Just get out and start hunting. Try all of the tactics you are studying; they all can work if the situation is right. Nothing beats experience. Getting the wind right is the only thing you must have in your favor. Find water and north facing slopes. Never get behind them if they are moving as in the morning to bed. Good luck.
 

Shortbowshot

Well-known member
Joined
Jan 28, 2021
Messages
232
In my humble opinion it's woodsmanship that kills whatever critter you're after. The above reference to wind is super important. I've killed somewhere around 20 elk with archery and while a few came raging in to calls for the most part I consider it a chess match. The learning curve with elk hunting is not to move when it's his move.
That being said my favorite tactic is to show up with an hour of darkness in which to move. If you can get comfortable moving slowly without a light you can normally maneuver into a pretty good position to take advantage of that first 30 min of light. Generally you will have stable winds for the first bit. Figure out what the elk are doing and be there.
Good luck!
 

Duckdude10

New member
Joined
Aug 2, 2022
Messages
16
I'm heading to CO in September (10-17) and have been consuming every YouTube video, book, podcast etc. I can find to educate myself on elk behavior and elk hunting during that time of the year. I've heard many people recommend covering lots of ground and calling often in order to locate bulls. I can't tell if this is to make better content on YouTube or if this is really the way an average hunter does it. I've read a small minority that advise less is more in terms of calling, especially in OTC units. This will be my first elk hunt but I'm a relatively experienced archery white-tail hunter and have hunted mule deer with a rifle in ID. I'm on the east coast and have never heard a live elk bugle to give you an idea of the depth (lack of) of my field experience with elk behavior. I am not really comfortable relying on calling so heavily but am practicing so I can if that is the consensus best method. My first instinct is to find food and bedding sources and attempt to ambush them or spot and stalk them rather than rely on calls. My questions are:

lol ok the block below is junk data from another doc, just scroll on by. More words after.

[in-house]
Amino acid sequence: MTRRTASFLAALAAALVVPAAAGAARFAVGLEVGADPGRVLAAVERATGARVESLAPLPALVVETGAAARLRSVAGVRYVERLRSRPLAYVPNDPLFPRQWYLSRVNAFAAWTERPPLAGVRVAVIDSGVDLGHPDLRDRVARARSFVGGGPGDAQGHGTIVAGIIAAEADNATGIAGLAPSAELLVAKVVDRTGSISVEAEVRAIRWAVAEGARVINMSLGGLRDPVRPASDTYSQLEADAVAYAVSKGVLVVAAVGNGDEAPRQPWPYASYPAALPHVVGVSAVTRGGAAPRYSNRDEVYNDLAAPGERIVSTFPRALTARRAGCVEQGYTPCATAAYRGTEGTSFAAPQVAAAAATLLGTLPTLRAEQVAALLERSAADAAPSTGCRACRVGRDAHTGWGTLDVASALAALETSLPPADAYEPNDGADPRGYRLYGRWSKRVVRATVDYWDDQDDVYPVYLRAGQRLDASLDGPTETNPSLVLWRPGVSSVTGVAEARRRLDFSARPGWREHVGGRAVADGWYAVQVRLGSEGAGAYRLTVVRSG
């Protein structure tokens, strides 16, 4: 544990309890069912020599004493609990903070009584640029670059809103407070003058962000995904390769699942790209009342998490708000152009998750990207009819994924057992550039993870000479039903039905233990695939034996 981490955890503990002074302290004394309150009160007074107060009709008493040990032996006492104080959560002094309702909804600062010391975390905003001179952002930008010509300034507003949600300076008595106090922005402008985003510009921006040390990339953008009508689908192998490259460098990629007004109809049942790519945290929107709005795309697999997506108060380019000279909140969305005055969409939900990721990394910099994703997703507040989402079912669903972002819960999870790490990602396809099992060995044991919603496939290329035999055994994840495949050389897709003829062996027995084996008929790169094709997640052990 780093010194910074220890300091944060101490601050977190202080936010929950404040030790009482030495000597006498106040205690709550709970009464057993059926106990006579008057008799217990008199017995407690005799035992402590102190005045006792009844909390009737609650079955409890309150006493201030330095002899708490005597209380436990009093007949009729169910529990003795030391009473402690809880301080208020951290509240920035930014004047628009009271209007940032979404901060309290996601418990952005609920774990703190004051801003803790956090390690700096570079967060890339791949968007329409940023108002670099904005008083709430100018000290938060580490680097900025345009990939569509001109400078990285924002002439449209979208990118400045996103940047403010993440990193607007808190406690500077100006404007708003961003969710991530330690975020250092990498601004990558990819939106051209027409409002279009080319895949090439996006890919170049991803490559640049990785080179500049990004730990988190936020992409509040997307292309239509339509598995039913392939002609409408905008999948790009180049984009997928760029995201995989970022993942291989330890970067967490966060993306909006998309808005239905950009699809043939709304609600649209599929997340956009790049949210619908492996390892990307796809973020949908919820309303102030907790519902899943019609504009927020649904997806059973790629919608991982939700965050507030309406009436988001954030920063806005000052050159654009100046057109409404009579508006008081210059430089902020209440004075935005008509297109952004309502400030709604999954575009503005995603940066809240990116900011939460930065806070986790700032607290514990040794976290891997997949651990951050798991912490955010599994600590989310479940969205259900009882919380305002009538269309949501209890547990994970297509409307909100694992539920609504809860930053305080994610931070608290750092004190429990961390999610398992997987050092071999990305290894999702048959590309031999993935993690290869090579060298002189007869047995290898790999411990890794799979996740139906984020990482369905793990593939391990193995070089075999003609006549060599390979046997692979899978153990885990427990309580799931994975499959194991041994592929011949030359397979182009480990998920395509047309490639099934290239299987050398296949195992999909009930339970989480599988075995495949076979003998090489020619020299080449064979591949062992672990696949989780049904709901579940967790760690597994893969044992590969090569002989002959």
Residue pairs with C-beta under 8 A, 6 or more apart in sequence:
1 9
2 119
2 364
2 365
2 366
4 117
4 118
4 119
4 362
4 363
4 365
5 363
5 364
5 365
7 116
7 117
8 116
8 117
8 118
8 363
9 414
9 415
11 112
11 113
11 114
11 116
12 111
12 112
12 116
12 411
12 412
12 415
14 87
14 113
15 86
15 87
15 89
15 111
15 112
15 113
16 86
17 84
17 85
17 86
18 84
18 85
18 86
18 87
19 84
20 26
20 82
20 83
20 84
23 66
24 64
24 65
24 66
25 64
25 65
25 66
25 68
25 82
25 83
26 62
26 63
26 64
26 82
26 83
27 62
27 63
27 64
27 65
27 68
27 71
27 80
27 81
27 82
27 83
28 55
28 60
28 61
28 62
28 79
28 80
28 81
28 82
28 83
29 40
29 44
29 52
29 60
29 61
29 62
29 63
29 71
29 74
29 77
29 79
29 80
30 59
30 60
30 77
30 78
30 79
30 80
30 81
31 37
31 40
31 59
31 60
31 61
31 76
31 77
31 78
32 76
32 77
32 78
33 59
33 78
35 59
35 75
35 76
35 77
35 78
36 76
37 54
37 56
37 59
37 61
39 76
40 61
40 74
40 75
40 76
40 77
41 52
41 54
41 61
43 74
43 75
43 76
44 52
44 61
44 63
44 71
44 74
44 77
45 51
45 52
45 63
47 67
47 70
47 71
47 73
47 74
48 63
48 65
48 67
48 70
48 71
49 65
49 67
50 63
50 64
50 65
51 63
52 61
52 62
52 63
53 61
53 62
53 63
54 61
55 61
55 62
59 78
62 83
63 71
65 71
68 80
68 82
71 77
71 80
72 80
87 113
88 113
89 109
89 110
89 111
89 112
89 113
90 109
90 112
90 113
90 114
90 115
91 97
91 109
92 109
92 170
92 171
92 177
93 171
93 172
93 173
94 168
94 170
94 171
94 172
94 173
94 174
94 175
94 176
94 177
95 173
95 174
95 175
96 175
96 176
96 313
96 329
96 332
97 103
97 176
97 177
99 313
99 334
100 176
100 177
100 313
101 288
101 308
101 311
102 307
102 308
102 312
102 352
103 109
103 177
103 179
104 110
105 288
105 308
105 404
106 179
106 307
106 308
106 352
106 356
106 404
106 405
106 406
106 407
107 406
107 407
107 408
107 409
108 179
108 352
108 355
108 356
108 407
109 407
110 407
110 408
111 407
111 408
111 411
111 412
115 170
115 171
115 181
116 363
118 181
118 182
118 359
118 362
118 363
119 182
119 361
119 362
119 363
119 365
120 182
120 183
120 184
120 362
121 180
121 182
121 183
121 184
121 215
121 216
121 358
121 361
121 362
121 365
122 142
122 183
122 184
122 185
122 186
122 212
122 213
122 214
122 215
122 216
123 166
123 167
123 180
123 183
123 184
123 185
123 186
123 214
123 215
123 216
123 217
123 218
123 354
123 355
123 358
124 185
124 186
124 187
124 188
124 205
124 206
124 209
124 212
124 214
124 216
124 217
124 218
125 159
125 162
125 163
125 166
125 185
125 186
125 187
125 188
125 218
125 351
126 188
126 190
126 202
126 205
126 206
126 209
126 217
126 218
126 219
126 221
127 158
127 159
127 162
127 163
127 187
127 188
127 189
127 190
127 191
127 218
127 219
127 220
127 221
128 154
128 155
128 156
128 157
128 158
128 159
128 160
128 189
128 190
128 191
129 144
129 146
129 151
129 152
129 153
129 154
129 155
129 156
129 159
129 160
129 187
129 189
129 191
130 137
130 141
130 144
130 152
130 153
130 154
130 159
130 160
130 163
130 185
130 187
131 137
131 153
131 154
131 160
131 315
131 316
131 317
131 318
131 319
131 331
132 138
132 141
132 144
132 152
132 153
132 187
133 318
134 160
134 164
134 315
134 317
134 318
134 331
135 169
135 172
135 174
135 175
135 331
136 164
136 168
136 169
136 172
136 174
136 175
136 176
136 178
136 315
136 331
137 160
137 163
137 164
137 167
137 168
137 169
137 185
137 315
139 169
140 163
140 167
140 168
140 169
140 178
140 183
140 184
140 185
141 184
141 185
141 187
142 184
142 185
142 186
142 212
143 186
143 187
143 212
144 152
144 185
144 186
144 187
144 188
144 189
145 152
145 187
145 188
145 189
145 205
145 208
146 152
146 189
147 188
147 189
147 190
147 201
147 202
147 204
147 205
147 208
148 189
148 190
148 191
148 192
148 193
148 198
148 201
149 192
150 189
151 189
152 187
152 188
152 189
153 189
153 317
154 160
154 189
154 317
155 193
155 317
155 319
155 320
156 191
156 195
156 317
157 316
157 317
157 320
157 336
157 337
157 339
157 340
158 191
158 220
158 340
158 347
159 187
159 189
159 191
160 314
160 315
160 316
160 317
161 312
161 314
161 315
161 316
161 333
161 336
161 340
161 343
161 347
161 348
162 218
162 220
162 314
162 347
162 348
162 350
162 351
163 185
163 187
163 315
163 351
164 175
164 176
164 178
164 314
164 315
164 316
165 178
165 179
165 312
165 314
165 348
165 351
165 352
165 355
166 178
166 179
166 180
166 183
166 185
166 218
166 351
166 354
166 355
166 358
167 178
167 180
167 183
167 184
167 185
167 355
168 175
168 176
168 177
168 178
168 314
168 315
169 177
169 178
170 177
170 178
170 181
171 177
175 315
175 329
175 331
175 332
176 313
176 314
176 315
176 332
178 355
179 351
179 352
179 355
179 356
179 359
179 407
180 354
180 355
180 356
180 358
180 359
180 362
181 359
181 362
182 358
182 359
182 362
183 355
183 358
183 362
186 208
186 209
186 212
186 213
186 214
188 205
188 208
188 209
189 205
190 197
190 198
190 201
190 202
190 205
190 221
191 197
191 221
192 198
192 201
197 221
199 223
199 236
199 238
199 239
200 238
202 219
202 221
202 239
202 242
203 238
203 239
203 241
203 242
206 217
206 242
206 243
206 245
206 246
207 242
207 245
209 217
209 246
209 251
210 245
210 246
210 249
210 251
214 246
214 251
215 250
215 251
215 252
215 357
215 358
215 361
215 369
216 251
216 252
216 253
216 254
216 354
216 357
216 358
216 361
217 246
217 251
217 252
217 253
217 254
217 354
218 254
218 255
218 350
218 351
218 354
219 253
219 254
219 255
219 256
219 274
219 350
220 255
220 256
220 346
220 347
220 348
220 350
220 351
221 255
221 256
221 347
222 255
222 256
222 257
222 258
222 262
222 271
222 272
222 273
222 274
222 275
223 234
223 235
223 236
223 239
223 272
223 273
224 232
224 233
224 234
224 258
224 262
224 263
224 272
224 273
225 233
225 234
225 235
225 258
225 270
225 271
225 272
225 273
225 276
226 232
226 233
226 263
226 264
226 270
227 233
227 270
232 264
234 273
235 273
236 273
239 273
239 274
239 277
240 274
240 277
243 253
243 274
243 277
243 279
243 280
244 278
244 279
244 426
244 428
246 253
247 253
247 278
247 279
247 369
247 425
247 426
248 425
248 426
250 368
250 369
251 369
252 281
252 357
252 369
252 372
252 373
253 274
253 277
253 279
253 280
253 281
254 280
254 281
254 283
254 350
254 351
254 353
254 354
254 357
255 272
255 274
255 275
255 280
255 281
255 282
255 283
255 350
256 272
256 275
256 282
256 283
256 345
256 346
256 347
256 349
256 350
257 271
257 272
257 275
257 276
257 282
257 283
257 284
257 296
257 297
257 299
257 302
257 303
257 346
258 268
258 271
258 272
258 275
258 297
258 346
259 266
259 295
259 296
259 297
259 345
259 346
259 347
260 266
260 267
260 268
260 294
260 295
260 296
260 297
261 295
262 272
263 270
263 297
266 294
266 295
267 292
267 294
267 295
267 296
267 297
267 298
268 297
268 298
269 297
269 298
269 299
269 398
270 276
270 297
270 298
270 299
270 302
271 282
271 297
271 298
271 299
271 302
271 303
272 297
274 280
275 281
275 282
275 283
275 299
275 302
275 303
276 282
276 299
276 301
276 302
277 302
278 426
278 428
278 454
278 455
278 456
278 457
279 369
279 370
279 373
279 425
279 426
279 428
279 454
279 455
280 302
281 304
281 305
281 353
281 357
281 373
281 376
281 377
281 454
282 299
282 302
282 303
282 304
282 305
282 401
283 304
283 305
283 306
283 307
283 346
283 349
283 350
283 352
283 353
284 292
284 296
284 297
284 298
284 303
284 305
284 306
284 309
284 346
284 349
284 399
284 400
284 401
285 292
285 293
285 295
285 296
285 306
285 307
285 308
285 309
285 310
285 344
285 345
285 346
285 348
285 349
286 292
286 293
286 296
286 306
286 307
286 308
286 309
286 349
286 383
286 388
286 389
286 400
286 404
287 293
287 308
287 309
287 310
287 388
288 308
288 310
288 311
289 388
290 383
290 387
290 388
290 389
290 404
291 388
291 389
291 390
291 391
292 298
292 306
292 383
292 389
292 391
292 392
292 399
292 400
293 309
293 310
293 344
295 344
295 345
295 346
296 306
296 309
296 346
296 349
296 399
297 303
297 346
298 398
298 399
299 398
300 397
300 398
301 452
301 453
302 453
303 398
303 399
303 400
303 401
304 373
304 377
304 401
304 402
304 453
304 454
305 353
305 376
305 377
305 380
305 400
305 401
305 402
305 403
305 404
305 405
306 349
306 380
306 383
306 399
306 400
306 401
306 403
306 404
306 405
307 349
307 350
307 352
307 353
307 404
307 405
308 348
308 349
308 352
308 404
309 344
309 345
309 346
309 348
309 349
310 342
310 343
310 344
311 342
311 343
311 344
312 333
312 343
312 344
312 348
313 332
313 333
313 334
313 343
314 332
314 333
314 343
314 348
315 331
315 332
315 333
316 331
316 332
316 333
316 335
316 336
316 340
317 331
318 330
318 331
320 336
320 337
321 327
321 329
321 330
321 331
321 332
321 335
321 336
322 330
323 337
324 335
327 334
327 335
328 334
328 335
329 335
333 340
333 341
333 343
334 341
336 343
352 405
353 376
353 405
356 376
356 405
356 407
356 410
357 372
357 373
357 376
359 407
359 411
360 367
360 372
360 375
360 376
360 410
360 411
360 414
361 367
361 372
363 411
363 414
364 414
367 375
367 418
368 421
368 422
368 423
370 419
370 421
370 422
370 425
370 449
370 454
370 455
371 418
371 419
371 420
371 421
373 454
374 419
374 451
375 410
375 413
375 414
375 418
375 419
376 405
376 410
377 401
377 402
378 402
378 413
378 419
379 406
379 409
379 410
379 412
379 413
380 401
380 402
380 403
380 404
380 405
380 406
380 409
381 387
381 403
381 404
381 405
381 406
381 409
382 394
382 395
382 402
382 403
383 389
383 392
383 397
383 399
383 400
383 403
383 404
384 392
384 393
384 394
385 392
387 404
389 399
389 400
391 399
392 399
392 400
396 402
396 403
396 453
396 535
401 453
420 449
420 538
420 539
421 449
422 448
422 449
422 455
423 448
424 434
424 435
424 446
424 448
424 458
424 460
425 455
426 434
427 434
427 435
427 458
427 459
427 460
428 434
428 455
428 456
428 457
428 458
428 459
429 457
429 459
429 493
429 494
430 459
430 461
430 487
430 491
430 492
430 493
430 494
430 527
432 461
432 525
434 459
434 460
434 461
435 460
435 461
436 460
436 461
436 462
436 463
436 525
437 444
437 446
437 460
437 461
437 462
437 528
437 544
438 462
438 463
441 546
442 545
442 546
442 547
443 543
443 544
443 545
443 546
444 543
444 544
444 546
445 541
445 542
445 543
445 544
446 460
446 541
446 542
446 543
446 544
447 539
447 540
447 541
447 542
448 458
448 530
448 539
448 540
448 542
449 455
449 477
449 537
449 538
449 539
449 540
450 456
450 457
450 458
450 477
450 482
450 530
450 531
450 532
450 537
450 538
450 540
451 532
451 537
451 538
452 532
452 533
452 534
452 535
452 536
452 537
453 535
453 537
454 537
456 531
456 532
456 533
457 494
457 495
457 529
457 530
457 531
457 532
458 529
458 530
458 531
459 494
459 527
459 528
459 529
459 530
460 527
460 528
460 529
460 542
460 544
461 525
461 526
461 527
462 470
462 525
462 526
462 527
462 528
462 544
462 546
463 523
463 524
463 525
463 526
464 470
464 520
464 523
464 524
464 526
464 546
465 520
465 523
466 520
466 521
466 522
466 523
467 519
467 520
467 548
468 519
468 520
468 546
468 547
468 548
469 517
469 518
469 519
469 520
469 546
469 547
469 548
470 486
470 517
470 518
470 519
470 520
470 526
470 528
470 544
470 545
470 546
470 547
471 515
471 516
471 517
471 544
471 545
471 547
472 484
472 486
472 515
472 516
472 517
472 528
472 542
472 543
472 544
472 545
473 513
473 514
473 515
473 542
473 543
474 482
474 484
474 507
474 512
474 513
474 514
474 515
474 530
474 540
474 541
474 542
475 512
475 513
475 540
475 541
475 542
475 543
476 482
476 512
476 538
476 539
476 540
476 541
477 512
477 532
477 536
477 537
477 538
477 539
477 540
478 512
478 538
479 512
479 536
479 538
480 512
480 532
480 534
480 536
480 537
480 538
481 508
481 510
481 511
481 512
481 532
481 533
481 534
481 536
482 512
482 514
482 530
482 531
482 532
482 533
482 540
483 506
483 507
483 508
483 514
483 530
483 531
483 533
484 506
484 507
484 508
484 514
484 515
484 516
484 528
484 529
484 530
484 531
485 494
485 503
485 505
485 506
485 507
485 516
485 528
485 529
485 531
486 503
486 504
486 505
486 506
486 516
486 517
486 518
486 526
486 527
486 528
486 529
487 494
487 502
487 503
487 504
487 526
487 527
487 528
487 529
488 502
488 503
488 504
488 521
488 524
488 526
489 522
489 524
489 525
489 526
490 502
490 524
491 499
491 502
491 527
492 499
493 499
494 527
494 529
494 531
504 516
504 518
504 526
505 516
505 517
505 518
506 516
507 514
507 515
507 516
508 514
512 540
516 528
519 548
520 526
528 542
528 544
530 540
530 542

1) How much are you calling when hunting a pressured archery unit? Is it for location purposes or only once you've heard a bugle you believe to be an animal and not another hunter?
2) Am I way off base here in thinking that ambush/spot and stalk is more effective for a beginner than calling? Obviously that's highly terrain dependent but if calling is what works then I'll go with it.
3) If you were going to try to ambush them in morning or evening would an interface between conifer and deciduous forests be a good place to try to do that? I understand open meadows are also potential food sources. Somewhere near their beds on north facing slopes?
4) Send GPS coordinates for places you've got them in the past to save me some learning time. (kidding don't assault me in the comments)

I would appreciate some perspective on this from folks with experience in OTC units especially. I'm treating this whole trip as a learning exercise and good times with friends in the mountains but I'm thinking I've consumed so much elk hunting media there might be a disconnect between what I expect and the reality of this type of hunt.

Thanks,
Tom
Call if they aren’t talking. Shut up when they are. That is my rule of thumb. However this is depending on the area as well. If a bull is alone and calling, then we bugle back to get him fired up and looking for a fight
 

Latest posts

Forum statistics

Threads
102,506
Messages
1,653,083
Members
32,021
Latest member
cfeist
Top